Your point of view I guess. I'm aware of my surroundings. I'm prepared. As the saying goes: fail to plan, plan to fail. I'll gladly make sure my wife and kids are as safe as I can provide. Again, I'm not paranoid at all, just realistically aware of today's problems. And yes, I feel free. I'm not encumbered at all by the steps I have taken to be ready. I have several police officer friends that actually talked to me about training myself to be cognitively aware with barely noticing what I am doing. It's not like I go into a place thinking hard about what could happen. I've been doing it since I first got my CC permit (1993). I never have my back to an entrance, it has become second nature. And thank you, should I ever need to defend myself, I'm aware of the fact that I could use all of the luck I can get!


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 Post subject: Re: I Just Heard The News About Pittsburgh
PostPosted: Tue Oct 30, 2018 11:59 am 
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Stinger8 wrote:
alancac98 wrote:
I live out in the boonies. It's a 15 minute drive to the little town I teach in. When I go into town for anything, my .45 goes with me. Now that it's getting colder, I can now just slide it into my coat or vest pocket. My head is always on a swivel whether I'm getting gas, a soda at Sheetz, or grocery shopping at Walmart. I take few chances and always assume something is going to happen that I will need to protect myself or family from. It's keeps me always surveying the stores or areas around me. The only time I get real nervous is when I'm in Sheetz and have to cash out, because my focus is on cashier and not the door and store. I'm not paranoid, but I try to be as prepared as possible. You have to be these days or you have a good chance of becoming a terrible part of the statistics.


Is that what being "free" feels like. Having a gun in your pocket and your head on a swivel? Is being nervous because you are not facing everyone in the store normal? I would say it is very possible you have a little paranoia in your being. Hope it does not become schizophrenic paranoia because as you stated you carry a gun everywhere you go. Best of luck to you and all those you come into contact with.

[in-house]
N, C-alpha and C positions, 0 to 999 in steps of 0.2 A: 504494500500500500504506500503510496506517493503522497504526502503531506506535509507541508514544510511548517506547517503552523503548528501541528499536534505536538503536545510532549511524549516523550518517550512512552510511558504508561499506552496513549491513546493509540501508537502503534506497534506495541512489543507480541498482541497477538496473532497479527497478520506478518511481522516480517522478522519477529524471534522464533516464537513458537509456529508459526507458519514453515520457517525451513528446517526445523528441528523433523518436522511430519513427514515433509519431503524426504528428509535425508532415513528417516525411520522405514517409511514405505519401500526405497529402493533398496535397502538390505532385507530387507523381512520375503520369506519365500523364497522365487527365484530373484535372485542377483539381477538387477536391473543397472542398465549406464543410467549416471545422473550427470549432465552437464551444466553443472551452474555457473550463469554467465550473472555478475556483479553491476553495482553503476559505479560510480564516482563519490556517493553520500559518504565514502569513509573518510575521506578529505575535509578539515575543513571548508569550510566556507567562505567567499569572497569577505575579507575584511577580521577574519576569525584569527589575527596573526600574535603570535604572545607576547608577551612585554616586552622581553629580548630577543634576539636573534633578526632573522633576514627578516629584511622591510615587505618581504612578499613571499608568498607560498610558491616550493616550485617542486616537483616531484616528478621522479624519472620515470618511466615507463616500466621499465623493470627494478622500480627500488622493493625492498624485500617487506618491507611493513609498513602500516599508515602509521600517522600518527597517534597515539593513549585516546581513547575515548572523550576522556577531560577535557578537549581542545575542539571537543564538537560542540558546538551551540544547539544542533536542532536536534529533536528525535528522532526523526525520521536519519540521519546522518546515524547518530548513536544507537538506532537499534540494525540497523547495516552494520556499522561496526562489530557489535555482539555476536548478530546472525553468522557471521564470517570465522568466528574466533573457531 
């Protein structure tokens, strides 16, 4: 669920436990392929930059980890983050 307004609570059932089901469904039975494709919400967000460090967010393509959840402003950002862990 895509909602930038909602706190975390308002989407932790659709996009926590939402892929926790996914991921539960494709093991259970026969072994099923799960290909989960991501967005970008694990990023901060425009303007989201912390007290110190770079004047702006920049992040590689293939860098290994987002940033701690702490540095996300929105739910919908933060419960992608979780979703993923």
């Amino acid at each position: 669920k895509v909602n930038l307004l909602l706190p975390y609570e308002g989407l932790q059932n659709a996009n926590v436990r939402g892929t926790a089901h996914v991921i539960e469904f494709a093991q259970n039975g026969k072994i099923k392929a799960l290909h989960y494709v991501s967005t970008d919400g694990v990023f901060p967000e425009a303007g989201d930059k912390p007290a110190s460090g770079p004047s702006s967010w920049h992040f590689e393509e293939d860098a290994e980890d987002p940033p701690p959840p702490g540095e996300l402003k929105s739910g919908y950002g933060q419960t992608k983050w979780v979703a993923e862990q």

Well I will tell you if you have ever been in the Military or served in shit countries, or been shot at.. you will always have your head on a swivel and know your AO that your walking into. I am just like that as well, I don't sit with my back to the door, I keep my gun handy all the time.. I am not paranoid at all, I am just ready to defend myself and my family if need be. Most times I forget I have my gun with me.. Life goes on as normal.. I am sure once I leave the border town that I am stationed at now and move back to Potter Co. my carry practices might slack off.. BTW I carried every day in Alaska as well.. but that was for the 4 legged threats..


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 Post subject: Re: I Just Heard The News About Pittsburgh
PostPosted: Thu Nov 01, 2018 11:43 am 
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The University of Tennessee stands with Pittsburgh. My daughter is a Junior at UT/Knoxville and sent me a picture this morning of "The Rock". The students can paint it any way they see fit. Marriage proposals, lamenting the football team, etc.,

And today...

Image

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 Post subject: Re: I Just Heard The News About Pittsburgh
PostPosted: Thu Nov 01, 2018 2:24 pm 
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VASteelerGuy wrote:
I've spent a fair amount of time in combat zones and I can only tell you that you should think like you drive...defensively.

Always look around, have an exit plan.

This applies to everything. I never sit in a restaurant with my back to the door/exit or view of the crowd. Not paranoid level, just a cautionary position as I know I can react and do things for my friends to keep them alive. A lot of veterans do the same thing. Thankfully I'm retired, but I've not retired from the mechanics of things.